⚠️ I was home alone this weekend - Jenny went back to Pickering. Someone asked me if I was planning on going back anytime soon. Never.
Standing on a freezing cold platform the other night waiting for my train home, I found myself singing Pete Morton's beautiful song to myself; I'd had a drink, so can't vouch for whether I sang it in my head, or I really sang it. It could explain why nobody sat next to me in coach. I stayed awake anyway, that's the main thing. One of these nights/mornings I suspect I'll wake up in sidings in Sheffield. Or Leeds.
I know I've written about this song before, but, hey, my bat, my ball, my wicket. I've met Pete on a couple of occasions and he's one of the nicest fellas around. His songs move me (and I'd be surprised if I hadn't told him that on at least one occasion), none more so than this:
Pete Morton - Another Train
As a footnote, and after recently finding this bit of film, I may have to start a mini-series of singers who wear shirts to match their backdrop. What possessed Pete to wear a brown stripey shirt in the first place is one thing, but then to stand in front of a brown curtain for two hours...
This is for anyone who doesn't know where they're going at the moment - get on the next train. You know you want to.
Anna and Marie. Marie and Anna. Best friends. For Life. They met when they were both nine. That's gotta be 25 years in anyone's language. They looked out for each other then, and they look out for each other now. I love them both.
They told me on Friday they're going to Ibiza. Fueled by gin, and both in charge of heels higher than your average skyscraper, it could get messy. I think they may need a chaperone - my rates are very competitive.
Karen Carpenter died 35 years ago this month. Her unique vocal stylings made the Carpenters one of the biggest selling acts of the 70s. There just aren't enough zeros on your calculator to comprehend how many kajillion records they shifted when they were at their peak. But Karen couldn't understand what all the fuss was about when their fans, and critics alike, would go into raptures about her phrasing, her timing and that sense of warmth and assurance you got every time she opened her mouth. "I'm just a drummer who sings" she once famously said. Yeah, right.
But the Carpenters were never hip; never a bedroom poster band. Your mum and dad liked them, for God's sake; that's how uncool they were. But, so what? It may have taken some of us a little longer than others to realise just how bloody good they were, but I think we're all on the same page now.
It's doubtful that they ever trashed any hotel rooms whilst on tour, even less so that one day they'll be inducted into the Rock and Roll Hall of Fame. But their body of work has stood the test of time, nonetheless. Massive hits like Close to You, We've Only Just Begun and Yesterday Once More are revered; as is their interpretation of the Lennon and McCartney song book: Nowhere Man, Ticket to Ride and Help never sounded so lush.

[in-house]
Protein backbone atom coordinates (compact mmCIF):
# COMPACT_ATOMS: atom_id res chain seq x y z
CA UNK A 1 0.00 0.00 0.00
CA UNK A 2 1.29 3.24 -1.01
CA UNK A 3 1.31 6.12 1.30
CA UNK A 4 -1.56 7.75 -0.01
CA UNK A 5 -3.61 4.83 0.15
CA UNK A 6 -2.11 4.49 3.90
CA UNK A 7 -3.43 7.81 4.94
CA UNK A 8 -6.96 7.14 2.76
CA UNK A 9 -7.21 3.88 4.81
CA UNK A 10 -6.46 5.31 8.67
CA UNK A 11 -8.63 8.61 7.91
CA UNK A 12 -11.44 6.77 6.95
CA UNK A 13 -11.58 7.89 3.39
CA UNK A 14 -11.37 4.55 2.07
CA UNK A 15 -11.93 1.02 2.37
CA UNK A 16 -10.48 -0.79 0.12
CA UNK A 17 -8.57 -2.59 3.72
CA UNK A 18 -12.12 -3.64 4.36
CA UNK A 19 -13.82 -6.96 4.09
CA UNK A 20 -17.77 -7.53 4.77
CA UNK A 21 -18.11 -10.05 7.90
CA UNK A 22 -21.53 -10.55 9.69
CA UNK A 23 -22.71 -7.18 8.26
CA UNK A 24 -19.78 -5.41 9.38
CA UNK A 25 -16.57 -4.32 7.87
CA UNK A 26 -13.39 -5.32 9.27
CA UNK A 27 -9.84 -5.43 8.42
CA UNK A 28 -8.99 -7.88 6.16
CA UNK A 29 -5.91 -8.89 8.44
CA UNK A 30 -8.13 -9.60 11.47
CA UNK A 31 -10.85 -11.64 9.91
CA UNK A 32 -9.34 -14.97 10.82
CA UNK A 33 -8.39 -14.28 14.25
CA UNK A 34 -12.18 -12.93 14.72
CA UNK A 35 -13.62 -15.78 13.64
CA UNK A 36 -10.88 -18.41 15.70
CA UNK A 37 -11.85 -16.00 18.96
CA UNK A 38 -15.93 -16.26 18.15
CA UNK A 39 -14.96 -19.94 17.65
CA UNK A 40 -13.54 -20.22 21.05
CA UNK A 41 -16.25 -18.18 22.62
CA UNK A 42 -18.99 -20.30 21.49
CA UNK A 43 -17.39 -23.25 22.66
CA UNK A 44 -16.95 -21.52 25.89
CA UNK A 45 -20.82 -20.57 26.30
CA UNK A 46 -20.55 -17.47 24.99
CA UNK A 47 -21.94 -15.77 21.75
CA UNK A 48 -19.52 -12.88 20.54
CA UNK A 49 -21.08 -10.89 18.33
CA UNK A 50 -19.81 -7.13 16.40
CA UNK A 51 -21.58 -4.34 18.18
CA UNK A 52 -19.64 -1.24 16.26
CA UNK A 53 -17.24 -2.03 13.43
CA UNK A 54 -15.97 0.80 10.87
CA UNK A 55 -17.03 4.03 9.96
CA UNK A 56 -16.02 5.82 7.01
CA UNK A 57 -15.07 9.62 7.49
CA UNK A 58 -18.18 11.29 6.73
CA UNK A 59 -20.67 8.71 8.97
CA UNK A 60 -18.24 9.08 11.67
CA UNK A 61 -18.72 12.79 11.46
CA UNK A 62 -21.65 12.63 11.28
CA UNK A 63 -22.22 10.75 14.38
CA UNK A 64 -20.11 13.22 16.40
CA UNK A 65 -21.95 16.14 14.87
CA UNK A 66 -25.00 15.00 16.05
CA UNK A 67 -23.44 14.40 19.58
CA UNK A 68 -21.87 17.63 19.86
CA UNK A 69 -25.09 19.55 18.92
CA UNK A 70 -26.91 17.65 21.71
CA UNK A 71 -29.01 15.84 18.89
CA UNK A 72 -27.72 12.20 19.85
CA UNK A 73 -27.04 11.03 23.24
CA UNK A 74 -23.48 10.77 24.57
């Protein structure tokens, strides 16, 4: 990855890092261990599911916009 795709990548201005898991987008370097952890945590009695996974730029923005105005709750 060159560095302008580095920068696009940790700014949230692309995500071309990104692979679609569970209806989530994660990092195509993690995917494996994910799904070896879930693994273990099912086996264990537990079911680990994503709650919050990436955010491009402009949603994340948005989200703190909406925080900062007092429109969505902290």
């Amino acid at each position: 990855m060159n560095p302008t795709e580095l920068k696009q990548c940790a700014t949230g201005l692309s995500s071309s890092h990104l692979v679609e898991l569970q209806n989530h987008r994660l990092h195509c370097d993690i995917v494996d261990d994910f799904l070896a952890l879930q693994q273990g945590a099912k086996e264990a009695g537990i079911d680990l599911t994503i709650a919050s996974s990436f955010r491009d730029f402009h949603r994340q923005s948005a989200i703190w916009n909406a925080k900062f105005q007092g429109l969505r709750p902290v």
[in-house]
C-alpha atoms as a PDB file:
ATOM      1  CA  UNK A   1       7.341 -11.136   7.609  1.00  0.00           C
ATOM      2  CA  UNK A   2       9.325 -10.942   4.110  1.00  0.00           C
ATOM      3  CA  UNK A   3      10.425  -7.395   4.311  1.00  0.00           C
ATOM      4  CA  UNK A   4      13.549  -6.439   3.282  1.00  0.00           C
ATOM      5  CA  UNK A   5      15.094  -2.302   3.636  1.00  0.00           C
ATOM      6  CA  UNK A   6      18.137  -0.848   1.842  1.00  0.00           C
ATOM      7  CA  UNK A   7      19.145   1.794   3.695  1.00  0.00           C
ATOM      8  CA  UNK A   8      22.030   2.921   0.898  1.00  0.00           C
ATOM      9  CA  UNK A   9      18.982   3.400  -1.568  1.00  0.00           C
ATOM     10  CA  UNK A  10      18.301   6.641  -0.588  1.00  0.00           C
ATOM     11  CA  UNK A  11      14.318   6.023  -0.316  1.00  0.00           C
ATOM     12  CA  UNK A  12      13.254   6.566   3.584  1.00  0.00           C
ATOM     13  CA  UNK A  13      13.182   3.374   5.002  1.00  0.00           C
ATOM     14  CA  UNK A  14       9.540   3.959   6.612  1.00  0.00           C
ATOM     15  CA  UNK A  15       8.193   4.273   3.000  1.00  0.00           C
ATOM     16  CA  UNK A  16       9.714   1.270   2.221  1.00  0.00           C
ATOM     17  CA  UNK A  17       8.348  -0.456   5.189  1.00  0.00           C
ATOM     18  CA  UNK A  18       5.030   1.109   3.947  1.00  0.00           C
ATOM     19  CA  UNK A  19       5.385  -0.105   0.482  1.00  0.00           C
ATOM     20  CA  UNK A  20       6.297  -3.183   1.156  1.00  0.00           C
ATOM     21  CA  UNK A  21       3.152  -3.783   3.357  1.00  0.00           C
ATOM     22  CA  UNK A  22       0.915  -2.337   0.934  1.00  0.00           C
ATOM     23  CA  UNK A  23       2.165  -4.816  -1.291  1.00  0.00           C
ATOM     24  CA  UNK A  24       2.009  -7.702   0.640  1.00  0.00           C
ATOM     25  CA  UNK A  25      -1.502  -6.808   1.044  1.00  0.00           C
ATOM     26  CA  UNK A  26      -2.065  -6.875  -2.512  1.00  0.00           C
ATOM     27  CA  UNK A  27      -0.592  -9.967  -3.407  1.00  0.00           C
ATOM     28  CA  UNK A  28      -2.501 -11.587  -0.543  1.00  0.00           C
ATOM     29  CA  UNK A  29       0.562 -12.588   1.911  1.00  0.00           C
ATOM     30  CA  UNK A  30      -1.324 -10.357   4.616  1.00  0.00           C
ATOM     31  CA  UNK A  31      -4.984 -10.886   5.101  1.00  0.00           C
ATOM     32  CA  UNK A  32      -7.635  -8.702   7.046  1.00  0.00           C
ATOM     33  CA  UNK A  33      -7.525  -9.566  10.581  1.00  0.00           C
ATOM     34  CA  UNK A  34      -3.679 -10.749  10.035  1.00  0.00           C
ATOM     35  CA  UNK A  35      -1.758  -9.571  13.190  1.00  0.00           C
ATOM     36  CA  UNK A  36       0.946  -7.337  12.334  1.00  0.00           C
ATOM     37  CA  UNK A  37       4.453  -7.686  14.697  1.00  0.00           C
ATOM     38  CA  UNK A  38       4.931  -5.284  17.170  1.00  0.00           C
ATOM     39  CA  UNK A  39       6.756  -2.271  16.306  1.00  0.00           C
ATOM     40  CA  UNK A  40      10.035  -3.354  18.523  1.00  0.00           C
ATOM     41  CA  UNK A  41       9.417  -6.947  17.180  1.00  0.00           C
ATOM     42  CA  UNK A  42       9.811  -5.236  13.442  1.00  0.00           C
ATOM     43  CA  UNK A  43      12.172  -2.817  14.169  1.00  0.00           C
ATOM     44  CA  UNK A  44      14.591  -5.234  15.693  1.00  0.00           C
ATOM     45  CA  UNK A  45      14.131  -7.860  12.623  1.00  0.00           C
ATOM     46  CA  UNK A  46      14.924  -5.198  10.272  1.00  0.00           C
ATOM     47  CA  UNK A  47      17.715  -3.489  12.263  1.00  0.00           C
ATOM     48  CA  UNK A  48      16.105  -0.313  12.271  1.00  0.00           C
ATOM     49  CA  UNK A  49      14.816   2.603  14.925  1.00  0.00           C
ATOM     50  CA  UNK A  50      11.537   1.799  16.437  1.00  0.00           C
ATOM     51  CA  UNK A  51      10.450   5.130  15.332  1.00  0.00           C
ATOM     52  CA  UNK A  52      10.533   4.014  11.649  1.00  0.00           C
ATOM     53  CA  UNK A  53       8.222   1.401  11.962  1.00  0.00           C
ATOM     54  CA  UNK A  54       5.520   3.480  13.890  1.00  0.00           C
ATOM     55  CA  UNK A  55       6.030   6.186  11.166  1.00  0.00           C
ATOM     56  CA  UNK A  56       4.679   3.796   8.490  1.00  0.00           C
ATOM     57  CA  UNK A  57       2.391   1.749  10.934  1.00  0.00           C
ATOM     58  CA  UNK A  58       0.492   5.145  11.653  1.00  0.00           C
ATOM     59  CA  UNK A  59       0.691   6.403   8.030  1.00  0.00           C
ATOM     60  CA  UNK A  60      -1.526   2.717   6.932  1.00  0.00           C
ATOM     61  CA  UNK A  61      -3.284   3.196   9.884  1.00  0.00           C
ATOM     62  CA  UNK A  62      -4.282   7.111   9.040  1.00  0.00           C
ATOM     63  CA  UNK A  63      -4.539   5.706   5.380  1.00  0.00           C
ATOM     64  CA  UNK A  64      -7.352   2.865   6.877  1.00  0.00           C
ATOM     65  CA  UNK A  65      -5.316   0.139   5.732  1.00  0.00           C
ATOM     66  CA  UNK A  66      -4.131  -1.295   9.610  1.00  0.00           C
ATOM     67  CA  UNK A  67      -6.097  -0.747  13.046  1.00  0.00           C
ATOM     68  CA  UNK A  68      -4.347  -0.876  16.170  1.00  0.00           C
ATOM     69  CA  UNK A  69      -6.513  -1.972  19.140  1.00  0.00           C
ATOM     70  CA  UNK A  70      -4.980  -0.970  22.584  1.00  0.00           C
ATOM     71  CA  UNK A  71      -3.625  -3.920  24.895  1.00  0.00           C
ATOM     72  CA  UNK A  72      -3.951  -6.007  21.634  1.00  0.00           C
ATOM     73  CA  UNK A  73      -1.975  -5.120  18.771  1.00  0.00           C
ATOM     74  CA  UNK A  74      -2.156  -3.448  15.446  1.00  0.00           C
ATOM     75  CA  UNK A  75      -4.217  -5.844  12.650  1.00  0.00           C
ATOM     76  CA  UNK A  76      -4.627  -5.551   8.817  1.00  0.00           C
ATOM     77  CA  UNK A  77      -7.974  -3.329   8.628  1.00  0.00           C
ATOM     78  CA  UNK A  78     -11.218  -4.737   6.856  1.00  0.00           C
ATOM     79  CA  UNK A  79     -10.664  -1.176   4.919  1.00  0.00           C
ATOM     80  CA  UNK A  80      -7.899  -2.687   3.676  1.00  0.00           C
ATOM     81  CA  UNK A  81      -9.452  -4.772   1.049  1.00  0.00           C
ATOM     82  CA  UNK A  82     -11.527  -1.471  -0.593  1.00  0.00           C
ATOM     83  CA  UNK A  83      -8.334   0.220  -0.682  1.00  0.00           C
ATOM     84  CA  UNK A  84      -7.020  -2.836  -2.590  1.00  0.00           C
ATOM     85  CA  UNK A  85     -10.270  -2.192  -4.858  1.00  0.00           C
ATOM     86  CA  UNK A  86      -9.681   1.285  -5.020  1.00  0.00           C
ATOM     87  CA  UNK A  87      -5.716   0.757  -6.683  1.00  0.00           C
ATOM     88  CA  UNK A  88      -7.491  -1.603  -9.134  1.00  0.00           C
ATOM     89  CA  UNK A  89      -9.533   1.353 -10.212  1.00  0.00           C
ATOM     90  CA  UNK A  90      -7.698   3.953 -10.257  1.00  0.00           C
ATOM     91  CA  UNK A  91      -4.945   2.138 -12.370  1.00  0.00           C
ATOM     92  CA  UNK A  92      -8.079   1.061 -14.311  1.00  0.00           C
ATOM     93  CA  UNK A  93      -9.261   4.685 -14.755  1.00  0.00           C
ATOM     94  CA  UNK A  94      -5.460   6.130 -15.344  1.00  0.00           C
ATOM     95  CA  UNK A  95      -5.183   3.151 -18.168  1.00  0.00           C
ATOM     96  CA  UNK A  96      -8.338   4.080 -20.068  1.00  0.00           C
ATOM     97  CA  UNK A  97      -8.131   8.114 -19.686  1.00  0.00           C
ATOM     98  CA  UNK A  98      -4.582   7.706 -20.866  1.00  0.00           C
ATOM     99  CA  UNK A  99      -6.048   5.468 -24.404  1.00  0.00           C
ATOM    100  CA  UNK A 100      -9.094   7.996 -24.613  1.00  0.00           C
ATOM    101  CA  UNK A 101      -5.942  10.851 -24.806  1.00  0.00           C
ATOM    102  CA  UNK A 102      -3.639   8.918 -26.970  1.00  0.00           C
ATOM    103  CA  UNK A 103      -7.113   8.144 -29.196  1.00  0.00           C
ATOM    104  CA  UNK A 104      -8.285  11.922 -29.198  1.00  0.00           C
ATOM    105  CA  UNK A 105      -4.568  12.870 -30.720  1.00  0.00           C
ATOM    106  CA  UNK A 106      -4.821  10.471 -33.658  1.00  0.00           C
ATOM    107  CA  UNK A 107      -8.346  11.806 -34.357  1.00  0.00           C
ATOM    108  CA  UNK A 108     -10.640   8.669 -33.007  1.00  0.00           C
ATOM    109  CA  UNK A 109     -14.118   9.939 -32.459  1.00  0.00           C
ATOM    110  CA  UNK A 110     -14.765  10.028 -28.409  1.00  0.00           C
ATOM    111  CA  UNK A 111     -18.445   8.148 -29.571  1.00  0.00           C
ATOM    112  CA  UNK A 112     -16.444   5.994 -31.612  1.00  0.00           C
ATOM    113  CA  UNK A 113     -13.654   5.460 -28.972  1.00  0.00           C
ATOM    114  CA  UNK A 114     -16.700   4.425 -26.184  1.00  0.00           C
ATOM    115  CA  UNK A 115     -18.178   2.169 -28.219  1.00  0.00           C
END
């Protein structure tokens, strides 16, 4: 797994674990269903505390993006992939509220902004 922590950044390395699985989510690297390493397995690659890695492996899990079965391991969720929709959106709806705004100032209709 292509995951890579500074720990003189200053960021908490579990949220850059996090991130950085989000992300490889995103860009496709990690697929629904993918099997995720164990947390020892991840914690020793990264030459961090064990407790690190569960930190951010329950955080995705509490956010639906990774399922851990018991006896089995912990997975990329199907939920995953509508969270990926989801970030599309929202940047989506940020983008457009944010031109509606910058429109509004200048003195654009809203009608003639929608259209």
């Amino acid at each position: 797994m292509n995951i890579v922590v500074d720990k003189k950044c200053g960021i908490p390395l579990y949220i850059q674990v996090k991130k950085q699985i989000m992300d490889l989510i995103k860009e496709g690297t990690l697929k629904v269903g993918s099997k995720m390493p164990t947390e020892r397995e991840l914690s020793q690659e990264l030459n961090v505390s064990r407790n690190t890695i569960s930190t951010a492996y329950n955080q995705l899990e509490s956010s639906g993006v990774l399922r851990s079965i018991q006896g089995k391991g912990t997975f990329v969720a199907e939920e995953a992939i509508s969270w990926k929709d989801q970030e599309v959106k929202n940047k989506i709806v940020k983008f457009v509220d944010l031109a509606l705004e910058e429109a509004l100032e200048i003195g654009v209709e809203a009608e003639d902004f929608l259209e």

Karen Carpenter's premature demise - she was only 32 when she lost her battle with Bulimia - has only magnified just what a unique gift she had. Hers is a tragic story interspersed with blinding moments of joy.
The Carpenters - Help!
I still can't get my head around singing drummers. It just looks so...wrong.
I went out for dinner last night with a friend of mine. At about half past eight a group of middle aged men (all sporting plaid shirts) walked in carrying flight cases: the house band, seemingly.
Man alive, they were good; how many bands do you see where the fiddle player doubles up as the trombonist? Not even Bellowhead, can I just tell you.
And I've not seen many people tackle Nick Lowe's 'What's Shakin' on the Hill and live to tell the tale.
This is for James. It's his birthday today - he'd have enjoyed it last night.
Amsterdam. Everyone's got an Amsterdam story; I'm no exception. However, this is, in all honesty, probably neither the time or the place to share it. Suffice it to say I lost two days of my life the last time I was in the Dutch capital. It was Scary Mary! In my defence, I was just a boy. Giving it all away.
But that was then. This is, well, now. And I'm currently booking a return visit. 'Is that sensible?' I hear you cry. "Can you be trusted?" Good questions both. To which I'd come back at you with "Of course it is" and "Hell, yeah." Well I would say that, wouldn't I? Let's hope my travelling companion thinks so too. More details to follow, I'm sure.
David Bowie - Amsterdam (1973 B-Side)
* Same as the old flag? Not quite - this is what it looked like pre-1975
Hands up if you know what Big Room House is. Mmm, thought so. That's the thing with pigeonholing music. So, let's suppose you own a physical copy of Animals by Dutch DJ Michael Garrix - where are you gonna file it? Answers on a postcard.
To these (ahem, mature) ears, it sounds like Popcorn's great grandson. Hot Butter, anyone? I was at school in 1972 when kids would try and do the sound effects to this early piece of electronica using nothing more than 'finger drums' to the side of their face. Forty years on and I suspect it's a similar story. However, drugs may be involved these days; allegedly.
A really good friend of mine has just put me on to the Sunset Sons. They were on the support bill recently and blew the main band (Imagine Dragons, I think) away. I love it when that happens. I can't believe how good they are. And unbelievably cool.
In 2016 (remember 2016?), they put out an album entitled Very Rarely Say Die.